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human Learning, who are Men of ex-SERM. cellent Parts and untainted Morals, and VI. have made it the Business of their Lives to fit themselves for this Holy Office, find themselves so unequal to their Duty; what hall we think of thofe Αυθήμεροι οι άγιοι, Saints of a Day's Growth (as St. Bafil calls them) who intrude into God's Vineyard without any legal Call, or due Preparation ?

Lastly, We may learn not to be difheartened, though we thould not find Success and Encouragement answerable to our Expectations in this world. For the Success of our Ministry doth not depend wholly upon our Endeavours, but upon the Grace and Affistance of God, giving his Blessing to them ; for Paul may plant, and Apollos may water, but it is God that gives the Increase : There is required not only a skilful Dispenser of the Seed of the Word, but a fruitful Soil, and temperate Seasons, to produce a plentiful Crop. Even our Blessed Saviour himself could do no mighty Works amongst his faithless Hearers, because of their Unbelief ; and, if we expect the Reward of our Labours in this World, it is probable we shall fall short of it ; for the Minister's Dues are seldom paid according to the

Shekle

Serm. Shekle of the Sanctuary; Sacrilege is VI. hardly looked upon as

a Crime, and Tythes, which were formerly thought, when duly paid, to be the Hedges of Men's Estates, lie most exposed to every pilfering Hand. But, Thanks be to God, we have a good Master, who, one Time or other will make us Amends, for what we suffer in this World: He will assist us, whilst we are about his Work, and reward us,

when it is done ; and the poorest, the meanest of God's Ministers, has this to comfort him, that, though he is not posfeffed of Riches and Preferments, though he has not so much as to enable him to extend his charitable Help to the Wants of others, or hardly to supply his own ; yet he has many precious Opportunities put into his Hands of doing Good to the Souls of Men; and, though he may undergo Contempt and Poverty in this World, yet, at the Last-day, he will shine like a Star in the Firmament, and great will be his Reward in Heaven, This is our Comfort ; this is our Hope : But, that our Comfort may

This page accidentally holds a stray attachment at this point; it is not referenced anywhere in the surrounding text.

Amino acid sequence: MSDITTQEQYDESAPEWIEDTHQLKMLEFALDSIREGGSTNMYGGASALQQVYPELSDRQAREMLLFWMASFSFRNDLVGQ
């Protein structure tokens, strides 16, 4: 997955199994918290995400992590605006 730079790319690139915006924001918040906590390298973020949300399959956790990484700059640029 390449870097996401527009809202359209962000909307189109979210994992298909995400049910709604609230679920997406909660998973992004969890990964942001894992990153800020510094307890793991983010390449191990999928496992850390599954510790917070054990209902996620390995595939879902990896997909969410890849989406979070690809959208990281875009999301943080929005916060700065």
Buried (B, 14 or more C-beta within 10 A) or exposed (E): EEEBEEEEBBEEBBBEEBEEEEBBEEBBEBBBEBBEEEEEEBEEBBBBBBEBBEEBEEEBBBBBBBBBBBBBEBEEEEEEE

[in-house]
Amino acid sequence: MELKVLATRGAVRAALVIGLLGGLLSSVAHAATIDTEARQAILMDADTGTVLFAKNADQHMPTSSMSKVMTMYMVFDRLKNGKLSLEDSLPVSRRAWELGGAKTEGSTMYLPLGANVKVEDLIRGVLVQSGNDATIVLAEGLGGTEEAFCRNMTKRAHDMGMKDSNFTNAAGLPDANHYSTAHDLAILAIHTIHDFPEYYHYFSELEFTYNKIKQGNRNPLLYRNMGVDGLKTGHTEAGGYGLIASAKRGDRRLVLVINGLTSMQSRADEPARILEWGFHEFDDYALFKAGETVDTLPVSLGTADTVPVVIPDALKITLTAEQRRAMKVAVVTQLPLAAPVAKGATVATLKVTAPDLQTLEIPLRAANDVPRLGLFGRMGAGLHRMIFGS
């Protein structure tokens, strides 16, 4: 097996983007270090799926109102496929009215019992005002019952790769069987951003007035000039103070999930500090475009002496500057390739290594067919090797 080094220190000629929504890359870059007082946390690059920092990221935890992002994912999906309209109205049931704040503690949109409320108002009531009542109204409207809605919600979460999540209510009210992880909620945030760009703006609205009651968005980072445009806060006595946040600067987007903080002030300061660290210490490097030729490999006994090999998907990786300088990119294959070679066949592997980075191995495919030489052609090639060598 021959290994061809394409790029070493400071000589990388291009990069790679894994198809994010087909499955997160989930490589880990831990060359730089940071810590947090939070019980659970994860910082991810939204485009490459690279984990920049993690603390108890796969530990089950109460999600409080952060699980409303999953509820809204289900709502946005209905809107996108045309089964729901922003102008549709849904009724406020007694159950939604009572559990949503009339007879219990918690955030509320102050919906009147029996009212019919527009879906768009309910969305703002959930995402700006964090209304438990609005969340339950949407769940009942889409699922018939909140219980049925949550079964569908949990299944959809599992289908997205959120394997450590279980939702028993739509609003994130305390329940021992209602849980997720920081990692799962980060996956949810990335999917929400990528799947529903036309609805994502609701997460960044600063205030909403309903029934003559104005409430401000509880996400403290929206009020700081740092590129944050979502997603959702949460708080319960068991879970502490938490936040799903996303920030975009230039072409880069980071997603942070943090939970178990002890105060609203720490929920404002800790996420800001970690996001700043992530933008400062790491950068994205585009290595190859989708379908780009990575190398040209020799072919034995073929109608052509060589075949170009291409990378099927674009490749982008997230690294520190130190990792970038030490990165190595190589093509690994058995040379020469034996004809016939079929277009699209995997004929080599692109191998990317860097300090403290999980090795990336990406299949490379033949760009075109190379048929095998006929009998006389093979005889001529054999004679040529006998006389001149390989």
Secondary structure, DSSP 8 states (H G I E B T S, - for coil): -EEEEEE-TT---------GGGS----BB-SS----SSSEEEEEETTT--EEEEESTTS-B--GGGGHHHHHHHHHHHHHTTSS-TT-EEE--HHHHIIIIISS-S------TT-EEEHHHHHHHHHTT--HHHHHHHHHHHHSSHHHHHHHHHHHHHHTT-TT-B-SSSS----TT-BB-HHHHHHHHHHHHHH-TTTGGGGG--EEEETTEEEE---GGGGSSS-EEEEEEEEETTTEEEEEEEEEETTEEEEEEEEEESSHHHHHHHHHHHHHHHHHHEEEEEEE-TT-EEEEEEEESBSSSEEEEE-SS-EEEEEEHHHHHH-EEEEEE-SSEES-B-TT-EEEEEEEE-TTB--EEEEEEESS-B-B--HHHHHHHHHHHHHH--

be real, and our Hope well-grounded, we must behave ourselves as it becomes us in the Discharge of the Duties of our Calling. We must live unblameably, preach the Word constantly, and adminifter the S:

craments

craments duly ; instruct the Ignorant, visit SERM, the Sick, relieve the Poor, bind up the VI. Broken-hearted, and fubmit ourselves to our lawful Governors, and teach others so to do; and then we may rest assured, that he, who set us on Work, will not let us want our Wages ; we shall enjoy Content and Satisfaction of Mind and a good Conscience in this World, and in the World to come a Crown that fadeth not, and an eternal Weight of Glory: Which God of bis Mercy grant may be our Lot and Pořa tion for Jesus Christ bis Sake, to whose most blessed Name let us render, as is most due, all Honour, Glory, Praise, Power, and Dominion, both now and evermore.

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SE R M O N VII.

Of the Duty, Right use, and Abuse

of hearing God's Word.

JAMES i. 22.
Be ye doers of the Word, and not

Hearers only, deceiving your own
selves.

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SERM, T has been a great Mistake, which
VII.

has been fatal to the Welfare of
many well-disposed Persons, the rest-

ing in the external Peformance of the
Duties of Religion. Men are apt to fancy
that if they live in external Communion
with the Church, if they frequent the
public Worship of God, and mingle now
and then a few pious Expressions with
their Conversation, they have no Reason
to question the good Condition of their
Souls; though their Lives and Conversa-

Ezek

tions are not directed according to the Will Serm, of God, it is of this Sort of Men that God VII. complains : And they come unto thee as thy People cometh, and they fit before thee as my xzxli 31 People, and they hear thy Words, but they will not do them for with their Mouth they Thew much Love, but their Heart goeth after their Covetousness

. And indeed, Religion is quite another Thing than many Men take it to be; it is not feated so much in the Head or Tongue, as in the Hand and Heart; it doth not consist so much in curious Notions and towering Speculations, or external Rites, as in Sincerity of Heart and solid Virtue, and Holiness of Life and Conversation. In short, he is the best Christian, not who talks the most eloquently, prays the most devoutly, or performs the Offices of Religion most frequently, or is the most learned Man in Scripture Knowledge ; but he that doth most Good; who is most useful in his Generation, who is the most obedient Subject, the most loving Neighbour, the most careful Father, the most dutiful Child, the most prudent Master, or the most faithful Servant; and behaves himself best in that Calling and Station, in which God has placed him in the World. For even the

very Duties of Religion, such as VOL. II. L

Praya

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